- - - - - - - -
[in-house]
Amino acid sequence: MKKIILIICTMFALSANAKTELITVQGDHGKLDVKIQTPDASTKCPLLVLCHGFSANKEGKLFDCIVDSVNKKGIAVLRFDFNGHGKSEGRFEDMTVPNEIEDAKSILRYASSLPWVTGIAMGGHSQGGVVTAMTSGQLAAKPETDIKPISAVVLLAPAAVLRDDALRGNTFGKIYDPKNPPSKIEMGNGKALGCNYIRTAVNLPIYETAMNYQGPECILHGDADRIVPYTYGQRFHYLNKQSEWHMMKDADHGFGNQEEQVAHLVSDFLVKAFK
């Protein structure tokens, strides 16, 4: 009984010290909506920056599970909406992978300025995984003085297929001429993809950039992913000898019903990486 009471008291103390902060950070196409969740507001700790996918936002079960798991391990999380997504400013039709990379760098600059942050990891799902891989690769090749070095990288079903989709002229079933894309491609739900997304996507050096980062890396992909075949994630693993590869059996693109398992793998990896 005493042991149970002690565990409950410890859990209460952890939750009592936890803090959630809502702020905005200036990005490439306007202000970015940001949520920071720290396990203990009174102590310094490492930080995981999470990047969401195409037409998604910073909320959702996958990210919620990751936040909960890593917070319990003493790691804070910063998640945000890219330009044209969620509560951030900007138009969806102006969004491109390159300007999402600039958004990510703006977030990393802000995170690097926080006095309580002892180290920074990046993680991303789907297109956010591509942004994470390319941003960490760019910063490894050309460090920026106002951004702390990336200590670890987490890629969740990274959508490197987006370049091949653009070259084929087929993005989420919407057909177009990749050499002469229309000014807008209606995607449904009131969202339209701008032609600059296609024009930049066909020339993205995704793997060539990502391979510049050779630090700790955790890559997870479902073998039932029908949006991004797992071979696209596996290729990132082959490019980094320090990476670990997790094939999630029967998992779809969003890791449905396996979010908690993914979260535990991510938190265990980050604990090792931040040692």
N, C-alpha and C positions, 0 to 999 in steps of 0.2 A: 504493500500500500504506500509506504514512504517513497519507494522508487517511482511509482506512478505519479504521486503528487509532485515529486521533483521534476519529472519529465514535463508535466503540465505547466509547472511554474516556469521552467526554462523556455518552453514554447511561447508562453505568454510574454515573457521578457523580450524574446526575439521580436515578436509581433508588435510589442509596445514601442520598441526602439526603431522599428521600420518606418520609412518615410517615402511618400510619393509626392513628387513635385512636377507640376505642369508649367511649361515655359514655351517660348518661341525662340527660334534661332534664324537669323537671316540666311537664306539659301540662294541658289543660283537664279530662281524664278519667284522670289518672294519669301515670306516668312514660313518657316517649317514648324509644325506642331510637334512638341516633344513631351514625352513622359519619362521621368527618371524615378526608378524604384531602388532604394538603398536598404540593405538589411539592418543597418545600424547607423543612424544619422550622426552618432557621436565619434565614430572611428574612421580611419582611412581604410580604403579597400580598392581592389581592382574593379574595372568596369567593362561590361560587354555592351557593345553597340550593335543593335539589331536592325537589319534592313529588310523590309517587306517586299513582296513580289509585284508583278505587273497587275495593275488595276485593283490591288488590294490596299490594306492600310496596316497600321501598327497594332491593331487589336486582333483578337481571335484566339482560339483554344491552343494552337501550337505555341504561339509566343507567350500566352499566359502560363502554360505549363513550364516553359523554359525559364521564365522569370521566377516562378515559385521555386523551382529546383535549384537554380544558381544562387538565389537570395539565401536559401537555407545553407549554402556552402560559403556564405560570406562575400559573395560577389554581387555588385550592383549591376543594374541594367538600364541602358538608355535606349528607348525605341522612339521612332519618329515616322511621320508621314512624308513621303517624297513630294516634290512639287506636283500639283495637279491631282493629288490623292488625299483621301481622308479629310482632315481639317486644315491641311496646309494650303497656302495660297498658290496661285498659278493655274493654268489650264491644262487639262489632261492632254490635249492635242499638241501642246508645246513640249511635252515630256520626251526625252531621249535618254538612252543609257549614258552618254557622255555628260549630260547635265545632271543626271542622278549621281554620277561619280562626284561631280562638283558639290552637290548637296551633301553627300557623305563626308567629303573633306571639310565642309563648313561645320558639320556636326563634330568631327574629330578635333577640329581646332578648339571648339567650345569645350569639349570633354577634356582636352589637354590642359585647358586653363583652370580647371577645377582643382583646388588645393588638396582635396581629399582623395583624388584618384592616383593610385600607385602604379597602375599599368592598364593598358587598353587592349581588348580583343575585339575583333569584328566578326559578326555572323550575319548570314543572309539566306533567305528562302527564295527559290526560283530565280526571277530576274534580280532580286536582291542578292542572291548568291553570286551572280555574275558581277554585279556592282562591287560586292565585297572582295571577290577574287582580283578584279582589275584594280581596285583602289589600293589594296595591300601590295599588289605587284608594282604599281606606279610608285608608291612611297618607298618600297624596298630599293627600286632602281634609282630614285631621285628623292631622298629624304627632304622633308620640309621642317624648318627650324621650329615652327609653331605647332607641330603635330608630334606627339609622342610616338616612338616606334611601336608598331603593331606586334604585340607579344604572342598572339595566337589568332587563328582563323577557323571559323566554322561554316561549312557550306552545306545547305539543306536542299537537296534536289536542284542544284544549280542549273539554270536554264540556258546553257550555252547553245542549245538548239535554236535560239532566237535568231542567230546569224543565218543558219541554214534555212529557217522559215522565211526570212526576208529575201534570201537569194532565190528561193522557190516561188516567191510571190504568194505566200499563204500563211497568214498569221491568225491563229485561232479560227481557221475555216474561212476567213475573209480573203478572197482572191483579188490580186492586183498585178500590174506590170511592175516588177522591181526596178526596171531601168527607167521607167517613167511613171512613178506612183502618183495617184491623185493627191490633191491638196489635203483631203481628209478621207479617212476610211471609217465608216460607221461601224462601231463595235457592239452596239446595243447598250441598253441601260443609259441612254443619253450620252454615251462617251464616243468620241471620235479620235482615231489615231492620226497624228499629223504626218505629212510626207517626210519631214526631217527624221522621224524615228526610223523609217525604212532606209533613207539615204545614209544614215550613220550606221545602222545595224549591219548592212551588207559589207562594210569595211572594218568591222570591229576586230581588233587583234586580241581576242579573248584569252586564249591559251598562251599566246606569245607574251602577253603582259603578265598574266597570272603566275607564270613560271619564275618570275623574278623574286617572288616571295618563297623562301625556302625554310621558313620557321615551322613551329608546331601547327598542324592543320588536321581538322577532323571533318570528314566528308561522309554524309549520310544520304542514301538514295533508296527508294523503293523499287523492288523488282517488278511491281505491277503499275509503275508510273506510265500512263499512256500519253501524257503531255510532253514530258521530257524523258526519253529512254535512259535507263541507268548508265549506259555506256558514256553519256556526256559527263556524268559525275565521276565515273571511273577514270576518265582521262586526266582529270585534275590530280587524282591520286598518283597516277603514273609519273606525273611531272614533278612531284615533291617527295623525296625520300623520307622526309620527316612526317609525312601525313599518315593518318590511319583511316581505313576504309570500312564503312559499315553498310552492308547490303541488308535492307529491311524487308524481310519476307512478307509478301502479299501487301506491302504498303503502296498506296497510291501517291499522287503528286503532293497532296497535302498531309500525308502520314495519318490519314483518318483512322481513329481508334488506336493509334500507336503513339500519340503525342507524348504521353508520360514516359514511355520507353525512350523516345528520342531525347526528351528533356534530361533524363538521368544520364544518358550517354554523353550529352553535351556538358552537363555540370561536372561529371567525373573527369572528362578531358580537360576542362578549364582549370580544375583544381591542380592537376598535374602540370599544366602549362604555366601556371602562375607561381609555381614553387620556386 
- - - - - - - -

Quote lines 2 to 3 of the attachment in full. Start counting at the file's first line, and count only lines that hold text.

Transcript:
Amino acid sequence: MKKIILIICTMFALSANAKTELITVQGDHGKLDVKIQTPDASTKCPLLVLCHGFSANKEGKLFDCIVDSVNKKGIAVLRFDFNGHGKSEGRFEDMTVPNEIEDAKSILRYASSLPWVTGIAMGGHSQGGVVTAMTSGQLAAKPETDIKPISAVVLLAPAAVLRDDALRGNTFGKIYDPKNPPSKIEMGNGKALGCNYIRTAVNLPIYETAMNYQGPECILHGDADRIVPYTYGQRFHYLNKQSEWHMMKDADHGFGNQEEQVAHLVSDFLVKAFK
């Protein structure tokens, strides 16, 4: 009984010290909506920056599970909406992978300025995984003085297929001429993809950039992913000898019903990486 009471008291103390902060950070196409969740507001700790996918936002079960798991391990999380997504400013039709990379760098600059942050990891799902891989690769090749070095990288079903989709002229079933894309491609739900997304996507050096980062890396992909075949994630693993590869059996693109398992793998990896 005493042991149970002690565990409950410890859990209460952890939750009592936890803090959630809502702020905005200036990005490439306007202000970015940001949520920071720290396990203990009174102590310094490492930080995981999470990047969401195409037409998604910073909320959702996958990210919620990751936040909960890593917070319990003493790691804070910063998640945000890219330009044209969620509560951030900007138009969806102006969004491109390159300007999402600039958004990510703006977030990393802000995170690097926080006095309580002892180290920074990046993680991303789907297109956010591509942004994470390319941003960490760019910063490894050309460090920026106002951004702390990336200590670890987490890629969740990274959508490197987006370049091949653009070259084929087929993005989420919407057909177009990749050499002469229309000014807008209606995607449904009131969202339209701008032609600059296609024009930049066909020339993205995704793997060539990502391979510049050779630090700790955790890559997870479902073998039932029908949006991004797992071979696209596996290729990132082959490019980094320090990476670990997790094939999630029967998992779809969003890791449905396996979010908690993914979260535990991510938190265990980050604990090792931040040692």